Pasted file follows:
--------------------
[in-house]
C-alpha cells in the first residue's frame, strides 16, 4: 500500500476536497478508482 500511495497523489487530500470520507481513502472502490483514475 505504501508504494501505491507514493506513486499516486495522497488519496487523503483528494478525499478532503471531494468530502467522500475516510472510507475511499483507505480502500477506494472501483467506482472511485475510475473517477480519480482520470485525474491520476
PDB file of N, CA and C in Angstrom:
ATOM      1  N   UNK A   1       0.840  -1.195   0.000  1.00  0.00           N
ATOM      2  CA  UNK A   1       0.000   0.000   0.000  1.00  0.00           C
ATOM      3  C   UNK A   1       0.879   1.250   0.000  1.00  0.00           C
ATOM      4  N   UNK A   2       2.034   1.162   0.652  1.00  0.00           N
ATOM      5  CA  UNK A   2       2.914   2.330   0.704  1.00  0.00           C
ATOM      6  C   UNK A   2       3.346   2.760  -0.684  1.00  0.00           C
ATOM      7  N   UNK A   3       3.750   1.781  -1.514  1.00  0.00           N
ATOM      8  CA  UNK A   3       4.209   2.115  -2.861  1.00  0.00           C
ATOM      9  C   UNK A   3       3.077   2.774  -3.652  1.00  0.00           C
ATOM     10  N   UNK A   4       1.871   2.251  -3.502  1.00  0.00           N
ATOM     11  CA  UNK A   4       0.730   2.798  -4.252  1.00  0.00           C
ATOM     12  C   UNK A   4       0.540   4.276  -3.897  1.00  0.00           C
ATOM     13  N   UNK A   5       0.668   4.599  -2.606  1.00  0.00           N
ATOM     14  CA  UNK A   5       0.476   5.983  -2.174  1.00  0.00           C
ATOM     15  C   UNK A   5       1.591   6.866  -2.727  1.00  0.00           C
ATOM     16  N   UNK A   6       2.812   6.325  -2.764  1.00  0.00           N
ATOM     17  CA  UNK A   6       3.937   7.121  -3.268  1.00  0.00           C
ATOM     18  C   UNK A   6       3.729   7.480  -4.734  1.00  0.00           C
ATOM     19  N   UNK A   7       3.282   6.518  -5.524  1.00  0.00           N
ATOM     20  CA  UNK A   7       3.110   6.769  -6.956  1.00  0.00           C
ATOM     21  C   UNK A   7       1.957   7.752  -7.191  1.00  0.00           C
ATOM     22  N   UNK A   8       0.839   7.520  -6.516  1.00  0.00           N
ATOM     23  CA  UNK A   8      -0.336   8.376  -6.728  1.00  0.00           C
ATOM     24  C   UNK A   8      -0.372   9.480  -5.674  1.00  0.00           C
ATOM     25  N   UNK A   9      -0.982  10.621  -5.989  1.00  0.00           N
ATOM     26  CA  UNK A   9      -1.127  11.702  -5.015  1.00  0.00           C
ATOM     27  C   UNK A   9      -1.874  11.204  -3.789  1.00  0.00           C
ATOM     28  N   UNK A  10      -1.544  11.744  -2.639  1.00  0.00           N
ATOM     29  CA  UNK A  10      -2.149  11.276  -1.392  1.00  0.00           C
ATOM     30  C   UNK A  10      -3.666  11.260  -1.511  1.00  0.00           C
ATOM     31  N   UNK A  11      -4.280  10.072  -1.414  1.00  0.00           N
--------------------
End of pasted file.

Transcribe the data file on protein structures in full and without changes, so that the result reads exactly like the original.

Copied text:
[in-house]
C-alpha cells in the first residue's frame, strides 16, 4: 500500500476536497478508482 500511495497523489487530500470520507481513502472502490483514475 505504501508504494501505491507514493506513486499516486495522497488519496487523503483528494478525499478532503471531494468530502467522500475516510472510507475511499483507505480502500477506494472501483467506482472511485475510475473517477480519480482520470485525474491520476
PDB file of N, CA and C in Angstrom:
ATOM      1  N   UNK A   1       0.840  -1.195   0.000  1.00  0.00           N
ATOM      2  CA  UNK A   1       0.000   0.000   0.000  1.00  0.00           C
ATOM      3  C   UNK A   1       0.879   1.250   0.000  1.00  0.00           C
ATOM      4  N   UNK A   2       2.034   1.162   0.652  1.00  0.00           N
ATOM      5  CA  UNK A   2       2.914   2.330   0.704  1.00  0.00           C
ATOM      6  C   UNK A   2       3.346   2.760  -0.684  1.00  0.00           C
ATOM      7  N   UNK A   3       3.750   1.781  -1.514  1.00  0.00           N
ATOM      8  CA  UNK A   3       4.209   2.115  -2.861  1.00  0.00           C
ATOM      9  C   UNK A   3       3.077   2.774  -3.652  1.00  0.00           C
ATOM     10  N   UNK A   4       1.871   2.251  -3.502  1.00  0.00           N
ATOM     11  CA  UNK A   4       0.730   2.798  -4.252  1.00  0.00           C
ATOM     12  C   UNK A   4       0.540   4.276  -3.897  1.00  0.00           C
ATOM     13  N   UNK A   5       0.668   4.599  -2.606  1.00  0.00           N
ATOM     14  CA  UNK A   5       0.476   5.983  -2.174  1.00  0.00           C
ATOM     15  C   UNK A   5       1.591   6.866  -2.727  1.00  0.00           C
ATOM     16  N   UNK A   6       2.812   6.325  -2.764  1.00  0.00           N
ATOM     17  CA  UNK A   6       3.937   7.121  -3.268  1.00  0.00           C
ATOM     18  C   UNK A   6       3.729   7.480  -4.734  1.00  0.00           C
ATOM     19  N   UNK A   7       3.282   6.518  -5.524  1.00  0.00           N
ATOM     20  CA  UNK A   7       3.110   6.769  -6.956  1.00  0.00           C
ATOM     21  C   UNK A   7       1.957   7.752  -7.191  1.00  0.00           C
ATOM     22  N   UNK A   8       0.839   7.520  -6.516  1.00  0.00           N
ATOM     23  CA  UNK A   8      -0.336   8.376  -6.728  1.00  0.00           C
ATOM     24  C   UNK A   8      -0.372   9.480  -5.674  1.00  0.00           C
ATOM     25  N   UNK A   9      -0.982  10.621  -5.989  1.00  0.00           N
ATOM     26  CA  UNK A   9      -1.127  11.702  -5.015  1.00  0.00           C
ATOM     27  C   UNK A   9      -1.874  11.204  -3.789  1.00  0.00           C
ATOM     28  N   UNK A  10      -1.544  11.744  -2.639  1.00  0.00           N
ATOM     29  CA  UNK A  10      -2.149  11.276  -1.392  1.00  0.00           C
ATOM     30  C   UNK A  10      -3.666  11.260  -1.511  1.00  0.00           C
ATOM     31  N   UNK A  11      -4.280  10.072  -1.414  1.00  0.00           N